LA planning commission rejects hotel in Pico-Robertson
Bows to public opposition over staff recommendation
The Los Angeles City Planning Commission has rejected plans for a seven-story hotel in the Pico-Robertson on the Westside.
It’s a rare move for the commission–and even more so since the body went against a staff recommendation to approve the project, according to Urbanize.
The planning commission voted unanimously against the project after receiving a slew of public comments opposing the project. Most of the opposition was because it would replace 12 rent-stabilized units.
The project comes from Sinanian Development and the property owner, Dan Harkham. The project site spans 1434-1456 S. Robertson Boulevard.
Only four of the 12 rent-stabilized units are occupied, but Sinanian and Harkham have been unable to close relocation agreements with those tenants.
The developers pitched the project as catering to the local Orthodox Jewish community, which counts the Pico-Robertson district as a cultural center. That would include offering kosher food and banquet facilities.
Members of the nine-seat planning commission were skeptical of that claim, according to Urbanize. They were also concerned about the loss of affordable housing, and said that other uses would be more appropriate for the site.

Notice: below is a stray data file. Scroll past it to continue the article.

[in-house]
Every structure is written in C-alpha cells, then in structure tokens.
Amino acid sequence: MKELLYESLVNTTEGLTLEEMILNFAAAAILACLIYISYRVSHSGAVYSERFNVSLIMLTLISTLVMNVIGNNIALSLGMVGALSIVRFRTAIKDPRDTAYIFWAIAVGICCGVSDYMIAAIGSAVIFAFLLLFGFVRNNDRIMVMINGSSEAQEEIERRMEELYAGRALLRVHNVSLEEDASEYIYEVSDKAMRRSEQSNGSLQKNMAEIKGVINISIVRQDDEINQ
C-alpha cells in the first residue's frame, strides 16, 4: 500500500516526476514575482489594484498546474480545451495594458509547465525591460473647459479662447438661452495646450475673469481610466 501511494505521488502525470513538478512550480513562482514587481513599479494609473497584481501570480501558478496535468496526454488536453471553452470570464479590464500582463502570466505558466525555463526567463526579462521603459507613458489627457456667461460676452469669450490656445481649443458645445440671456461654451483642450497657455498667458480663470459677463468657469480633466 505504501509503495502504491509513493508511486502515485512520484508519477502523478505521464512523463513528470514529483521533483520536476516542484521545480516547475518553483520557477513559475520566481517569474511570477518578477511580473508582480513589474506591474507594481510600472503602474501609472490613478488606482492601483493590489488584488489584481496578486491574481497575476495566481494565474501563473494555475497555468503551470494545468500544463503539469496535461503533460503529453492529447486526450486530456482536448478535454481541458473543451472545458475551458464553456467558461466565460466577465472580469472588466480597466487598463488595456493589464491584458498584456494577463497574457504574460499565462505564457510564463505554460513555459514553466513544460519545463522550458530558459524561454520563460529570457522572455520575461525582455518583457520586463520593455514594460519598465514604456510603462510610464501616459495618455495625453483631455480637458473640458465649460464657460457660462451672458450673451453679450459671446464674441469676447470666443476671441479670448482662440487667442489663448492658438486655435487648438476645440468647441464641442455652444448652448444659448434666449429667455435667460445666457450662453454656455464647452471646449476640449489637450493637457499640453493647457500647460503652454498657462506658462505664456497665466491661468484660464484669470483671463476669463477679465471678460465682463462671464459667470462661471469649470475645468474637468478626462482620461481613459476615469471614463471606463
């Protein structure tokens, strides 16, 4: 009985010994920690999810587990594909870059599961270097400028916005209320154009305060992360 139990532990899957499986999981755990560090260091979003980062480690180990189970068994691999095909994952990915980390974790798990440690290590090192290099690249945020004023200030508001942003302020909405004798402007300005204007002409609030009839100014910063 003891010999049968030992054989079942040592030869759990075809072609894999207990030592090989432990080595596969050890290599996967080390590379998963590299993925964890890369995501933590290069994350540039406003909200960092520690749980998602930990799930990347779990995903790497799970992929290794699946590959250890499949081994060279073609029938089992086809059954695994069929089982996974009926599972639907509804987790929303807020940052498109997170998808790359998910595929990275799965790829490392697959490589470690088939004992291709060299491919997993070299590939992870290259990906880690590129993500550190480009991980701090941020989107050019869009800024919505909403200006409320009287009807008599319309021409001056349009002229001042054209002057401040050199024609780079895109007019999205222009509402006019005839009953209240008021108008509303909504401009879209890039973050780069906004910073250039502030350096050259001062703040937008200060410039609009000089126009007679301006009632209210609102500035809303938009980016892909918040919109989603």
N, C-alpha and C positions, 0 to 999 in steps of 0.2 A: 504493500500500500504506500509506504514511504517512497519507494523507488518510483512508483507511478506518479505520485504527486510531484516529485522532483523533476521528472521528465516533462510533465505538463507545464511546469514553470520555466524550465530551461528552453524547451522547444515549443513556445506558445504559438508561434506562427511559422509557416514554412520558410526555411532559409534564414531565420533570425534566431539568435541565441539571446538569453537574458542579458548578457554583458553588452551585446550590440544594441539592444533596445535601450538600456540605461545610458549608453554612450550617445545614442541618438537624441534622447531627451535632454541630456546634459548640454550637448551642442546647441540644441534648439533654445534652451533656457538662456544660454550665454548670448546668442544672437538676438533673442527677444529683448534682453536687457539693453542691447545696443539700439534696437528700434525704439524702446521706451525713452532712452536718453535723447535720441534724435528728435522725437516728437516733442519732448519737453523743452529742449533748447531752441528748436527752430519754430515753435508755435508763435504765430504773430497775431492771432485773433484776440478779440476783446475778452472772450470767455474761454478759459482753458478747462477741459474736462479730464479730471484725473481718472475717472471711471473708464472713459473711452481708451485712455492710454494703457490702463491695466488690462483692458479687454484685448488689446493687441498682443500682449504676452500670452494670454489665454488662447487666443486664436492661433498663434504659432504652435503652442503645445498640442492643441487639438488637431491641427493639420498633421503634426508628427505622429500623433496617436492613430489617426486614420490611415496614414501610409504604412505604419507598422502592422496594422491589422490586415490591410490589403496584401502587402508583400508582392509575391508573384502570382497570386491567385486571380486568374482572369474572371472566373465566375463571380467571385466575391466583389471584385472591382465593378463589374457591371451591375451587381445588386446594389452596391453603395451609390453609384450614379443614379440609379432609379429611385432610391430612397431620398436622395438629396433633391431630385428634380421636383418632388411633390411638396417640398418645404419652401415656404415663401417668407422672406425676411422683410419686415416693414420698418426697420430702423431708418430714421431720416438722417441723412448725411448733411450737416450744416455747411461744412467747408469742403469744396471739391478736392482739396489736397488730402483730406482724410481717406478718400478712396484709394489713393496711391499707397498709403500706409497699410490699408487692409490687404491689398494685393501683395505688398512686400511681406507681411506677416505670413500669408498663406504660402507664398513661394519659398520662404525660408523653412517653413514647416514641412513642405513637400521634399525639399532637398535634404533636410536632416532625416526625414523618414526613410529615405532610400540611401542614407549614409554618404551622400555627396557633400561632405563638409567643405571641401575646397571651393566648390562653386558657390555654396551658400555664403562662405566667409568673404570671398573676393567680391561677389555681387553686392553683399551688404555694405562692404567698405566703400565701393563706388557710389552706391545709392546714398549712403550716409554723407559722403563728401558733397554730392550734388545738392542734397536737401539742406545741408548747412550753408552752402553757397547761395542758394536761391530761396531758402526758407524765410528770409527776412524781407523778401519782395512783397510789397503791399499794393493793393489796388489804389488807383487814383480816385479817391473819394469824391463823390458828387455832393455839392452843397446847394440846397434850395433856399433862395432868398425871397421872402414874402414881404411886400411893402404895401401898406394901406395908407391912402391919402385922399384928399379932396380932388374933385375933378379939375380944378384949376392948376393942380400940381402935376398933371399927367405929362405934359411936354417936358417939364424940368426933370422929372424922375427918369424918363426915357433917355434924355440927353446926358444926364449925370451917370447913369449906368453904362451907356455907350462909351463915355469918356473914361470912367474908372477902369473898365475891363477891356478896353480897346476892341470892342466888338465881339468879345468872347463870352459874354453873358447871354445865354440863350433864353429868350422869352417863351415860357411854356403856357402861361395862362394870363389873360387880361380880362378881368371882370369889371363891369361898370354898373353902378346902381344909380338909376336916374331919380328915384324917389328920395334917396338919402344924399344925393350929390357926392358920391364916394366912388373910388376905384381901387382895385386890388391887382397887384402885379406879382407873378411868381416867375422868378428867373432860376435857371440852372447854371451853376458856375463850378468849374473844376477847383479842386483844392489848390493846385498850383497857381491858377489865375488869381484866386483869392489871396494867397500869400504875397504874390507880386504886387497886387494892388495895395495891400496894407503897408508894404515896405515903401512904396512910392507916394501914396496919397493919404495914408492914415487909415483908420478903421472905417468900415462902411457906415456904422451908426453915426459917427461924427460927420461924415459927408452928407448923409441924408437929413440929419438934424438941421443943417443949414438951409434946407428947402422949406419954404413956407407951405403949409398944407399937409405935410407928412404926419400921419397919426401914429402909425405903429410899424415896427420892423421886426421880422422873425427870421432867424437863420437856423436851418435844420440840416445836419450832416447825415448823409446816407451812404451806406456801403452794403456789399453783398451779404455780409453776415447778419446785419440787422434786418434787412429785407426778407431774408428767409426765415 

The developers have tapped Alajajian Marcoosi Architects to design the project. The firm is also working on the proposed Armenian American Museum in Glendale.
Renderings show a contemporary building with floor-to-ceiling glass windows on most floors, as well as an amenity deck on the third floor and a pool towards the rear of the site.
There are also plans for 945 square feet of ground floor retail space — shown as a café in renderings — and a 77-car garage.
Pico-Robertson is home to a handful of other new development projects. Panorama Group filed plans last spring for an 80-unit elder care facility in the neighborhood.
The planning commission earlier this year approved a 64-unit development from local non-profit Cornerstone Housing for Adults with Disabilities. The six-story project would rise at 9224 W. Pico Boulevard.
[Urbanize] — Dennis Lynch